Evan Lysacek Talks to Movieline About Dancing with the Stars and Johnny Weir's Opinions
In 2010, an Olympic gold medal in figure skating qualifies you for two distinctions: 1) undisputed world champion; 2) salsa-dancing wannabe -- at least in the eyes of Dancing with the Stars's judging panel. Evan Lysacek may have cleaned up in Vancouver last February against ferocious competitors Johnny Weir and Russia's hilarious Evgeni Plushenko, but he's just as vulnerable to America's vote on DWTS's 10th season. Last week the 24-year-old athlete suffered a slight concussion when preparing to samba with partner Anna Trebunskaya, recovering enough to earn a score of 21, his lowest yet. Just yesterday, he triumphed with a perfect 30 during his Argentine Tango. It appears Lysacek is back in the game.
Movieline caught up with the gold medalist last week to discuss Dancing with the Stars, transitioning into acting roles, and Johnny Weir's pesky snipes.
Last week was your lowest-scoring performance. After surviving the elimination, were you particularly relieved? Did you celebrate more than usual?
Well, we felt pretty relaxed and kind of felt like we'd given 100% regardless of what our scores were. So we were just thinking, if it was our time to go, it was our time. We weren't too extremely nervous yesterday, but we obviously want to do much better next week with the judges. We felt good about the audience performance, but hopefully we'll do better for the judges.
Did last week's judging make you a little more cautious for this week's performance?
No, not really. Just because I have no dance experience, I don't really have a whole lot of expectations, and I'm just trying my best to learn each dance, but there's a new challenge every week. I just attack with full speed ahead. All I can really do is my best. We did that last week, even though the results weren't at great as we had hoped. But I guess that's the luck of the draw. Some of the dances are going to be great, and some you're going to have a little more trouble with.
You're judged for a living, but I imagine the judges on Dancing with the Stars are less predictable for you than in skating. Is it nerve-wracking having to field less guessable criticisms?
As far as us training during the week, all we have to really go on for the next week is the judges' feedback. So we just hope for the most part that if it's criticism, that it's constructive, that it's information we can put to use in our training week. And whatever maybe is not constructive, I've just learned in my life to ignore. These judges couldn't -- if they tried -- be as harsh as some of the criticism I've got in skating. I try to pinpoint the good information in what they're saying, and you know, please them the next week around.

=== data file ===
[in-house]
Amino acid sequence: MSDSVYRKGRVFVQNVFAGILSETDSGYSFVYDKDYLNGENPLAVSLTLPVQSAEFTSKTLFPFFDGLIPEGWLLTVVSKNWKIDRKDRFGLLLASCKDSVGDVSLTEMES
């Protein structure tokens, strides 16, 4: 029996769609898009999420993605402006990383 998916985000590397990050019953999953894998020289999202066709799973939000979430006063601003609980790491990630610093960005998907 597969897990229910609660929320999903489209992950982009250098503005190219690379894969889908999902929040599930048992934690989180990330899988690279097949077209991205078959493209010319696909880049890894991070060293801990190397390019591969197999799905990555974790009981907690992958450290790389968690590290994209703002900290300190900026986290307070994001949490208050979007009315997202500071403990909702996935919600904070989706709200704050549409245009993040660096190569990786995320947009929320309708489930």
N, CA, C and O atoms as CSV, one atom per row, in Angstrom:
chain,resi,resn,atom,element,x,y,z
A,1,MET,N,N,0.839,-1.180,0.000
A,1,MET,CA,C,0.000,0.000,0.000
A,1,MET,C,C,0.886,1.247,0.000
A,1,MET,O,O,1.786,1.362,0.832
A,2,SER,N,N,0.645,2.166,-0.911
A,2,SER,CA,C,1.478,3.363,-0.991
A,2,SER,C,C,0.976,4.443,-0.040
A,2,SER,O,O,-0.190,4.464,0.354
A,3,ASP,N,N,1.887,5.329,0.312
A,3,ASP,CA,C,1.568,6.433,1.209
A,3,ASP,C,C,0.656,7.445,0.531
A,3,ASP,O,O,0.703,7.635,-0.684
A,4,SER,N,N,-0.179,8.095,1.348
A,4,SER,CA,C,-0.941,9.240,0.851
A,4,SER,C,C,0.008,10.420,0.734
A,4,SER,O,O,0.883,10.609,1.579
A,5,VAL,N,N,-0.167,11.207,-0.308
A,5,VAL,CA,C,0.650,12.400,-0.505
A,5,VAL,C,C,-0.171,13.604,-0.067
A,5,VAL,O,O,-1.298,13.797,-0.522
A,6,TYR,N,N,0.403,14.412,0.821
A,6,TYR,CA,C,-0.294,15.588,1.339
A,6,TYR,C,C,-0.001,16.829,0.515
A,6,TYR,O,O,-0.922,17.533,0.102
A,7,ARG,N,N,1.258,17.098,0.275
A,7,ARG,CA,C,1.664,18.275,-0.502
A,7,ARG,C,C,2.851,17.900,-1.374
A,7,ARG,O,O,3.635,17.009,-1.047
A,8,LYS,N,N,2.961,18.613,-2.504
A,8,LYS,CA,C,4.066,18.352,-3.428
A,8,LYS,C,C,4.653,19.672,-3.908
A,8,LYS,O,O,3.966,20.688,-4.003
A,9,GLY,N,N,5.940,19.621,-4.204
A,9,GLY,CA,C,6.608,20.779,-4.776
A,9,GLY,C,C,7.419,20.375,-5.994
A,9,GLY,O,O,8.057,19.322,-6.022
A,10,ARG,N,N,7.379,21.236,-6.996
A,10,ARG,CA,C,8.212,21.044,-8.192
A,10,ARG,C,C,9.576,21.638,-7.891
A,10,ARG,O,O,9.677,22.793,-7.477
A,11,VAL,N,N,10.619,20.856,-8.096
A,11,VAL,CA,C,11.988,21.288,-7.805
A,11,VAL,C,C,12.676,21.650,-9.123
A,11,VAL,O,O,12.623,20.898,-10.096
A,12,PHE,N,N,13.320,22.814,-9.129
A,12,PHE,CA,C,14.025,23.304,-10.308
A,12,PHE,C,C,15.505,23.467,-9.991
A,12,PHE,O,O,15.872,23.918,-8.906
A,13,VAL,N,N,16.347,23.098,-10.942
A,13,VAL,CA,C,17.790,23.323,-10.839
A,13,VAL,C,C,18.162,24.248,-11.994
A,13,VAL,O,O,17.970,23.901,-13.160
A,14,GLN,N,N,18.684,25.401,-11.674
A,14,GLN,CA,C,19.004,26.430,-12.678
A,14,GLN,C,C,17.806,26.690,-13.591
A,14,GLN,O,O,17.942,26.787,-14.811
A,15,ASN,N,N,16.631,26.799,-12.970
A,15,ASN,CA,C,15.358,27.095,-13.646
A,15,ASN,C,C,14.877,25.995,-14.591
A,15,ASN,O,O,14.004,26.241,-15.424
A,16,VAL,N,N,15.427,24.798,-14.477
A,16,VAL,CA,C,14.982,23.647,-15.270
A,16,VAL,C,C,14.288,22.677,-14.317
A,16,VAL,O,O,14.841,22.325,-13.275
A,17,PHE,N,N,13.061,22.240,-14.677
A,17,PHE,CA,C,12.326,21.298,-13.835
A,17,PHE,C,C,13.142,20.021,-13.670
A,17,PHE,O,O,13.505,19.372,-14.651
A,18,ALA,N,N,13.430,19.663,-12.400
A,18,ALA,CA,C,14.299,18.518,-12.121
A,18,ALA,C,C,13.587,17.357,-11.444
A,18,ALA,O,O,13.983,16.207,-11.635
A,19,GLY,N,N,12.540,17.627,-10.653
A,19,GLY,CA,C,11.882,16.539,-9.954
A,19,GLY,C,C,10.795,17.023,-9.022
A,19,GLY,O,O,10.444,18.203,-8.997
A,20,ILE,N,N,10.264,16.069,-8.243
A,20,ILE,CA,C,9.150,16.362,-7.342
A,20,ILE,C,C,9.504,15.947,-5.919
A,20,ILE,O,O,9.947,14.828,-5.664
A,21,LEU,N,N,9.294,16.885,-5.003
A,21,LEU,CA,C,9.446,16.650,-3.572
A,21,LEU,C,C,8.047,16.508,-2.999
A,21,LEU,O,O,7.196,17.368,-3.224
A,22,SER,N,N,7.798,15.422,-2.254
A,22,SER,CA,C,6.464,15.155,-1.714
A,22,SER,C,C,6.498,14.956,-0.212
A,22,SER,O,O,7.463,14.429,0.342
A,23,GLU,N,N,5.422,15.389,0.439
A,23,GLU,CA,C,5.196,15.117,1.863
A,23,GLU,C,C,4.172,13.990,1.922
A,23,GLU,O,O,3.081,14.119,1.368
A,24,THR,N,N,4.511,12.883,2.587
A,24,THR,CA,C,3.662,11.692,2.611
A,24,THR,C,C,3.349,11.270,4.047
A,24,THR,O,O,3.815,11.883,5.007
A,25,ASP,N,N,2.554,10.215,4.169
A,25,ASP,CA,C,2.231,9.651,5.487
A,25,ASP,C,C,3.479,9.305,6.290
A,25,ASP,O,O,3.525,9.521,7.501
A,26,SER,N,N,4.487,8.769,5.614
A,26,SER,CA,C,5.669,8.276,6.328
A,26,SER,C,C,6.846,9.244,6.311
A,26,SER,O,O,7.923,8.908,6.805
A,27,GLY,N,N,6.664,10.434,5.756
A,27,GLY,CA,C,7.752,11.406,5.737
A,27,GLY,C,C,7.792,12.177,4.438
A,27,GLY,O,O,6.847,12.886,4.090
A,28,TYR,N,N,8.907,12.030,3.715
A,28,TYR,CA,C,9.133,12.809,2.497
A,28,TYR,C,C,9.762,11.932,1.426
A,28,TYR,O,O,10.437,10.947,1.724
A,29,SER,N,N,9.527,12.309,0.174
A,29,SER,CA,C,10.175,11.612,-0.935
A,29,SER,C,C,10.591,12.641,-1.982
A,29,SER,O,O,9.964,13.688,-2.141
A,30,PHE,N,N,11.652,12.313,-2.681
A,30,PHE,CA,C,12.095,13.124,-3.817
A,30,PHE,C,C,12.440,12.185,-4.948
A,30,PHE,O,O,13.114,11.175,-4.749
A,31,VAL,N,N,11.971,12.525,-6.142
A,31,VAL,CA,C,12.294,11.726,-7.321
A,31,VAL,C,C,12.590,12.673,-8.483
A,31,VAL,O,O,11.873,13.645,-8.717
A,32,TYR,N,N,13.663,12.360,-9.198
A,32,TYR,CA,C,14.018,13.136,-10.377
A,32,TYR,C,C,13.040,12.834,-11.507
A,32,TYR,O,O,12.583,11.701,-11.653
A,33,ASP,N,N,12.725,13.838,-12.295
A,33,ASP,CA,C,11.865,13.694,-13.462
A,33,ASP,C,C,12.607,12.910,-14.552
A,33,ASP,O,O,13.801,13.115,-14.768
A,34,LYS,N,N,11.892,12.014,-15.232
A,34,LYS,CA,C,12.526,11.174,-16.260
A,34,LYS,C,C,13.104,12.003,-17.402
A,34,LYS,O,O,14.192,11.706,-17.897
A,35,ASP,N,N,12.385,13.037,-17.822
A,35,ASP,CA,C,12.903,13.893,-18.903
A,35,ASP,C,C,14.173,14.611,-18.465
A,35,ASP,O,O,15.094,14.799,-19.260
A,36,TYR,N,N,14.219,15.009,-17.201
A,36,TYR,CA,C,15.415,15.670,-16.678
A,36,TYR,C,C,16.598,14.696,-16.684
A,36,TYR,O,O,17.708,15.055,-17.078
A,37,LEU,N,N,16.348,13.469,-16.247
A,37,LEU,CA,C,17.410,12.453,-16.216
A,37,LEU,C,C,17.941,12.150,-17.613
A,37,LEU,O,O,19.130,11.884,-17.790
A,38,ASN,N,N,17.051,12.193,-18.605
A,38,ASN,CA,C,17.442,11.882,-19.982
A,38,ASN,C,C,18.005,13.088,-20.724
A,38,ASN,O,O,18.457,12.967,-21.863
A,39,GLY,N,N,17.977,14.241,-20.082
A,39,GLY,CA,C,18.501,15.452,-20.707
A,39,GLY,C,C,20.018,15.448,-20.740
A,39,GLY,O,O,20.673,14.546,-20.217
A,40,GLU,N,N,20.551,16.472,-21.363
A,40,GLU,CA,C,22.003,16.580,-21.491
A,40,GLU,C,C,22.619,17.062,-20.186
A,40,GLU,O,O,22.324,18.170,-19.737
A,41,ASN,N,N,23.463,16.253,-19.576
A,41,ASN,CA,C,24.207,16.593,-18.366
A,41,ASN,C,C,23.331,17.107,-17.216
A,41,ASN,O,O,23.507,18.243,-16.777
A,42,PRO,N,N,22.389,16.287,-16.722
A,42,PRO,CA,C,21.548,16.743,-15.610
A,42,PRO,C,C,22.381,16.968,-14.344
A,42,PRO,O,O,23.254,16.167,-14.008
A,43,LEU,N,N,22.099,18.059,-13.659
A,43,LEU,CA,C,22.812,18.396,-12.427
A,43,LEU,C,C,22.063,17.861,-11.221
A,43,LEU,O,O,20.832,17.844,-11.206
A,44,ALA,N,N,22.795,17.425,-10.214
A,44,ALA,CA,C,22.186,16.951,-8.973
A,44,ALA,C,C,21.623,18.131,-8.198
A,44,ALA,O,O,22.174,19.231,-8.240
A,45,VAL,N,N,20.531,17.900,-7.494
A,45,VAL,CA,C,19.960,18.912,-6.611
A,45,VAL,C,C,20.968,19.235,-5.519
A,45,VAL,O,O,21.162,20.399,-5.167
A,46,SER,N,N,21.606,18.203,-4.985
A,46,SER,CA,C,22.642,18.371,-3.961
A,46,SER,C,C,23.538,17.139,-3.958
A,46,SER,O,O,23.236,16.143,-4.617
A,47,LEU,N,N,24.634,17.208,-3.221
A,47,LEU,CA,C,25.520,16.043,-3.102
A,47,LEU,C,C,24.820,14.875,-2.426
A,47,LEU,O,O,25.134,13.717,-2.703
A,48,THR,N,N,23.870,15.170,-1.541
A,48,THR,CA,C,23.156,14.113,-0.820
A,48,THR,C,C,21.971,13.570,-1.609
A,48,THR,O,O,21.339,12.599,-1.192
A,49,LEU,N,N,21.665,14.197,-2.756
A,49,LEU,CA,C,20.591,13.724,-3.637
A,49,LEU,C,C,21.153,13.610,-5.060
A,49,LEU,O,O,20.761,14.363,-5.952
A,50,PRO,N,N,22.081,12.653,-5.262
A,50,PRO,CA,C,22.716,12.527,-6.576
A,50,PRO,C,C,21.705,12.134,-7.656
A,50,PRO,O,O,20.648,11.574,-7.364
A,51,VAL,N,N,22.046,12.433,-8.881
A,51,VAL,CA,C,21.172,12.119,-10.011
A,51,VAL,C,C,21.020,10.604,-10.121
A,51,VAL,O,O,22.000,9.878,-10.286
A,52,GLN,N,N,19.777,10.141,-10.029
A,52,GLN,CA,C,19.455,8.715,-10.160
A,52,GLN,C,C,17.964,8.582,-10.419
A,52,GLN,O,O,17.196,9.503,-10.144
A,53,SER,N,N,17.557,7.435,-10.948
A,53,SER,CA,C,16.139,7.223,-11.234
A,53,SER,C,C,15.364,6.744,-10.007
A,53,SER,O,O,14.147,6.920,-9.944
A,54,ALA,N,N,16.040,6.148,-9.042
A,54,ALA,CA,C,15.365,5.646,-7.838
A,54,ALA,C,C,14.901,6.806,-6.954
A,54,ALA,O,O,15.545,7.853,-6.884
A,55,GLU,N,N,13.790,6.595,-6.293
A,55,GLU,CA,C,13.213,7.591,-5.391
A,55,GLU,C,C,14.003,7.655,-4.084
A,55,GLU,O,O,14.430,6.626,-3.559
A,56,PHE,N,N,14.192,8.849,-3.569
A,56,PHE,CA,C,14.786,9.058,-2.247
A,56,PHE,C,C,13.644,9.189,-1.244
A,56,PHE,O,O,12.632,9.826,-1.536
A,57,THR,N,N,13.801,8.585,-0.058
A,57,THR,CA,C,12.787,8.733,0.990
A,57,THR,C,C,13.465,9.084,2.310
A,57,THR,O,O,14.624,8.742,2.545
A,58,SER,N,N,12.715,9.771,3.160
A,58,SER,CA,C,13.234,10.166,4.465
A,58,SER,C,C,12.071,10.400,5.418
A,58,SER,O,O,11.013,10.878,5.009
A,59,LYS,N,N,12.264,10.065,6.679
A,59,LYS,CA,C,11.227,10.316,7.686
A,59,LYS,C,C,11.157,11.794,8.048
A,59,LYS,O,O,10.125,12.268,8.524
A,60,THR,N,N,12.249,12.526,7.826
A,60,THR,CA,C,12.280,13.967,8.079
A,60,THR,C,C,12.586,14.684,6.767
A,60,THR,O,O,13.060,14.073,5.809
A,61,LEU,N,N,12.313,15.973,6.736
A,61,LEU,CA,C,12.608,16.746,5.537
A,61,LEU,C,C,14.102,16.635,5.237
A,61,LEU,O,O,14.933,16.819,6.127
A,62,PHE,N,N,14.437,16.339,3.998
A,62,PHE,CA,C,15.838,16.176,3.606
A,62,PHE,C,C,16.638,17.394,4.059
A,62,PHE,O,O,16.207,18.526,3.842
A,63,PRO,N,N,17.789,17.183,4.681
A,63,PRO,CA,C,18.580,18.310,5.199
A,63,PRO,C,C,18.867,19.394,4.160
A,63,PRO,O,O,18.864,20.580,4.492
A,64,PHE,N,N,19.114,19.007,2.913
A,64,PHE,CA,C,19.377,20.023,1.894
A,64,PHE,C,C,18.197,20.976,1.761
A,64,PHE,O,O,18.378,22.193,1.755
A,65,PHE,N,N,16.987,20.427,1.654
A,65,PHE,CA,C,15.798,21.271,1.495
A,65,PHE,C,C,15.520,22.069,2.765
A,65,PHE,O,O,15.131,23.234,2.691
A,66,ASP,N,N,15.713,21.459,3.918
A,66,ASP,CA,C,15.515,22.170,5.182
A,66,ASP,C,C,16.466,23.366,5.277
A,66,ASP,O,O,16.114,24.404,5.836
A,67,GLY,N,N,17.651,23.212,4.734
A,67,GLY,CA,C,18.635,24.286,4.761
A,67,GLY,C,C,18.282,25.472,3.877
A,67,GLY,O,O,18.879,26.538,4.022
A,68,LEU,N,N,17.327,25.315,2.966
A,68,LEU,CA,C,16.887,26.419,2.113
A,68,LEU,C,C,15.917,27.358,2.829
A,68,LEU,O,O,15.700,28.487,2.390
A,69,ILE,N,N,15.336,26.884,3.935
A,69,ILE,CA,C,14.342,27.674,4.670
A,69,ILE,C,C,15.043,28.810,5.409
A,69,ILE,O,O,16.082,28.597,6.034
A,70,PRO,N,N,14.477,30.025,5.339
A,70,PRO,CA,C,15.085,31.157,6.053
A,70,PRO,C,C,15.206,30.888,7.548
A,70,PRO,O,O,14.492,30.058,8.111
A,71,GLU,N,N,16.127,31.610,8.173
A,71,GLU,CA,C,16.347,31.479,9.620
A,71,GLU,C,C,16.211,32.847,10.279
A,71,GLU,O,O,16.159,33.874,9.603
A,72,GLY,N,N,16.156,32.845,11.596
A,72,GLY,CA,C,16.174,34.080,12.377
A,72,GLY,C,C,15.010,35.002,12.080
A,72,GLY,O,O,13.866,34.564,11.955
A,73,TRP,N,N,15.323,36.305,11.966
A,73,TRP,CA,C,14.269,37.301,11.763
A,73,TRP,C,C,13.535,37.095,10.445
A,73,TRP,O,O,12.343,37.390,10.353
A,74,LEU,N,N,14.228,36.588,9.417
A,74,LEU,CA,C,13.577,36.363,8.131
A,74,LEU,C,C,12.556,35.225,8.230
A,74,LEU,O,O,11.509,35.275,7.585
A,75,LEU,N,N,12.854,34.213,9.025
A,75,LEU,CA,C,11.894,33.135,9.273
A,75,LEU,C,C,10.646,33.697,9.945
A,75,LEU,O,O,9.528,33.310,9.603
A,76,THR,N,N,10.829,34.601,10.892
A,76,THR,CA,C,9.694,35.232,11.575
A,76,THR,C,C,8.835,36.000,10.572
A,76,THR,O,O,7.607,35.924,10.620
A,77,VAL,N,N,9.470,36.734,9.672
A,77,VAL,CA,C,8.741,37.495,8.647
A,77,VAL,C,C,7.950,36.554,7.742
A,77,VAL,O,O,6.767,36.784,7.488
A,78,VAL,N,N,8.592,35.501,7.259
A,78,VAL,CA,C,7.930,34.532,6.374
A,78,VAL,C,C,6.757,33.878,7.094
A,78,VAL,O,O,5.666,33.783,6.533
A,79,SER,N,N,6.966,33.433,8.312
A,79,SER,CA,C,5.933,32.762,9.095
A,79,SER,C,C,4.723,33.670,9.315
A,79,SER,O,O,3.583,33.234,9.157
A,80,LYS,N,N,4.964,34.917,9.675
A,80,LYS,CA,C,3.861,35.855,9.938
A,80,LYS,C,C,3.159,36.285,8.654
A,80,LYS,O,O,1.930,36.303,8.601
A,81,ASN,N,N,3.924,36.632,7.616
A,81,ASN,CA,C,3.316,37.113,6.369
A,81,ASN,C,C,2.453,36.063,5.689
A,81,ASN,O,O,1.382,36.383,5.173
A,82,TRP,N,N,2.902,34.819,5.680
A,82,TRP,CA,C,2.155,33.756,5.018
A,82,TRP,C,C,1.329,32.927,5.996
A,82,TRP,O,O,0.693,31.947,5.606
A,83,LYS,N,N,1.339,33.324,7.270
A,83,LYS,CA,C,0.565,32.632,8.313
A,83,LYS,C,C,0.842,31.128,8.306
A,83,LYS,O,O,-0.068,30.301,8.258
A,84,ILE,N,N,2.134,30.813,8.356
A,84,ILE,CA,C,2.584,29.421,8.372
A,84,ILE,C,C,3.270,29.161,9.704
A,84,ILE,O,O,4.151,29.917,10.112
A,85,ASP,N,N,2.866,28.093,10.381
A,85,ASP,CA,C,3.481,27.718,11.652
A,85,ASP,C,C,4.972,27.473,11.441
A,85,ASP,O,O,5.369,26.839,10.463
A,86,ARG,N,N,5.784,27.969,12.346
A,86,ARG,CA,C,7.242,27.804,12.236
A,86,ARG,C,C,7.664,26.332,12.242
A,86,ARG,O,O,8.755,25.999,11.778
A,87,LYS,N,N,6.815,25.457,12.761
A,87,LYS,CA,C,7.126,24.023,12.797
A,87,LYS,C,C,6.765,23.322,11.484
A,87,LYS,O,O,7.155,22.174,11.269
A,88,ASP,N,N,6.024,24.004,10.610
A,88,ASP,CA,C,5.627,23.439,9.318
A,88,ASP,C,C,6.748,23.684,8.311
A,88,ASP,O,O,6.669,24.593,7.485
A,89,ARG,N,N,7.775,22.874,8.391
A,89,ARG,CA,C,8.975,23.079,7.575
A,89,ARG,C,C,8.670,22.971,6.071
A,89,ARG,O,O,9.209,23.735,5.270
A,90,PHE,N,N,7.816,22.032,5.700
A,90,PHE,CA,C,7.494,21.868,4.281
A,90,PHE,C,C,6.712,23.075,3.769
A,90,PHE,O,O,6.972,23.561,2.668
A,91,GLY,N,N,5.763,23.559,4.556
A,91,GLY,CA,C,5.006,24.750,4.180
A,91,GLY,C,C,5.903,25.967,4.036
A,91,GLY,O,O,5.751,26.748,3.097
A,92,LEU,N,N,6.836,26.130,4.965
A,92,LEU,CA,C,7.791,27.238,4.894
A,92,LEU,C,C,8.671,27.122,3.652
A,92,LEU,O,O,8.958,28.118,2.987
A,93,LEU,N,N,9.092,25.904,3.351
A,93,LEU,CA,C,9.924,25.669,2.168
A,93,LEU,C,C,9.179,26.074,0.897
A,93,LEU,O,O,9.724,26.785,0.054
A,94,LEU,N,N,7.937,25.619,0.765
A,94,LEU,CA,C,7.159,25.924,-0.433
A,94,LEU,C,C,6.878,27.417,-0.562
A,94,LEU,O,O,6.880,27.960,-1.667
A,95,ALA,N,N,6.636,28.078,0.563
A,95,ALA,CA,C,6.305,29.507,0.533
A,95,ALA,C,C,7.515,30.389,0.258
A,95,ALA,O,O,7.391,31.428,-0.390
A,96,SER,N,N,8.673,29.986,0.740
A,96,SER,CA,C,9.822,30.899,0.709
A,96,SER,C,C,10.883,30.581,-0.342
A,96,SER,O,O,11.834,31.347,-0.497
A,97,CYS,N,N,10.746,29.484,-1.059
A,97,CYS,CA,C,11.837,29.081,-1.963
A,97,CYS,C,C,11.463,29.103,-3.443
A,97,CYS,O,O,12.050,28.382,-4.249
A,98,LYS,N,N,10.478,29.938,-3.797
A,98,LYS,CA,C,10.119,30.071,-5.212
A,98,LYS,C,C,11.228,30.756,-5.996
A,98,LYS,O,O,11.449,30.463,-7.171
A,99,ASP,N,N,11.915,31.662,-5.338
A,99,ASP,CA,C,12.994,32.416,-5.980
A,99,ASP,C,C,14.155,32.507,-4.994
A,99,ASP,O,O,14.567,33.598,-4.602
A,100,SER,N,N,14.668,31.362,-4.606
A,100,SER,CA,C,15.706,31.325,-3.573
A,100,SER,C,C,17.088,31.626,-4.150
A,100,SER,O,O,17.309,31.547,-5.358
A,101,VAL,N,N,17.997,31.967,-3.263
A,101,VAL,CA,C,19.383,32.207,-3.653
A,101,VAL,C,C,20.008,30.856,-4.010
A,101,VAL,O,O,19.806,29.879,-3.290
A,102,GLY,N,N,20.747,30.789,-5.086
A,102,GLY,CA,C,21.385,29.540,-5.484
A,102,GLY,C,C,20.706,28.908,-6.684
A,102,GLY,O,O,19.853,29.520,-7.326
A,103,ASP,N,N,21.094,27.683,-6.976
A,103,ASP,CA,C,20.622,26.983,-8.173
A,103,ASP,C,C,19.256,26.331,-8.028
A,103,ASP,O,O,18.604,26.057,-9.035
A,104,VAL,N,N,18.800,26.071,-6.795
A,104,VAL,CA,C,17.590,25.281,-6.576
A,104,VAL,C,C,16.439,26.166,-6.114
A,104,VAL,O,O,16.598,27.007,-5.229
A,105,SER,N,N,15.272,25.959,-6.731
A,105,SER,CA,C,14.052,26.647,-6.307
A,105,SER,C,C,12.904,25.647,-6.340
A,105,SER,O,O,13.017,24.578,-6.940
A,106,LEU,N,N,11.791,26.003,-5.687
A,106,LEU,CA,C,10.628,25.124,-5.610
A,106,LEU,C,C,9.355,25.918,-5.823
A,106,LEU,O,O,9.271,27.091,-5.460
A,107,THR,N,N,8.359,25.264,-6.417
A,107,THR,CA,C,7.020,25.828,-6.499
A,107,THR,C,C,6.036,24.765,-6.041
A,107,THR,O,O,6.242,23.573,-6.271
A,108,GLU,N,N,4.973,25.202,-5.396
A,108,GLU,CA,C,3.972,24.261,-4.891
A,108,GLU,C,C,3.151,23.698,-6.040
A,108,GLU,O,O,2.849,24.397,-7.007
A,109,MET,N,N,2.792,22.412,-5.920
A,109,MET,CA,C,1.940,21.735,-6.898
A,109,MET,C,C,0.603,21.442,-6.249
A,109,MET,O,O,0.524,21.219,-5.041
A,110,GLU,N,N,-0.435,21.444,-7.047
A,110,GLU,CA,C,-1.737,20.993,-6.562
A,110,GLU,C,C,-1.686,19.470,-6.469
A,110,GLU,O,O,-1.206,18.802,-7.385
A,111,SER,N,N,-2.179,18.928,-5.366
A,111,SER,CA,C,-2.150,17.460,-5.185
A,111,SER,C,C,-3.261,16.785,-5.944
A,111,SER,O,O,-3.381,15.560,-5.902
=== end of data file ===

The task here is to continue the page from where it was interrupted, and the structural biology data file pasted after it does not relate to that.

You still skate during the week after Dancing with the Stars films its Monday and Tuesday shows. DWTS seems like a mind-suck to me, since you have to learn a new "language" every week when you dance. How hard is it to transition in and out of the show's world?
Well, skating for me is second nature, and I get such satisfaction to be able to go out and perform every night for my fans on the ice. But at the same time I'm really energized by learning a new dance very week. Because I've skated my whole life, this is really a new challenge for me. I'm fortunate enough to live in both worlds and try to do a good job at both, because obviously I want to perform for my fans in both.
Did you feel bad for the cast members on Dancing with the Stars with no history of coordination?
Well, it's a really strong cast. Erin is a phenomenal dancer. Nicole is obviously a phenomenal dance. Chad is doing extremely well. I think we're pretty evenly matched, with the exception of Nicole. She's in a league of her own, we'll say. But we're pretty evenly matched in trying to take on the challenge of each new dance.
When we see you practice with your partner Anna Trebunskaya, you're funny and off-the-cuff. Would you ever star in your own reality show?
Pretty doubtful. I have been approached in the past several years. They've tried to get me to do shows about getting ready for the Olympics, but I said no because it was a distraction. I wanted to focus on my training and nothing else. I've gotten some really enticing offers to do some acting, to work in broadcast. I don't know if I'd be good at it, though. I just sort of have to analyze and see if it's something I'd want to pursue.
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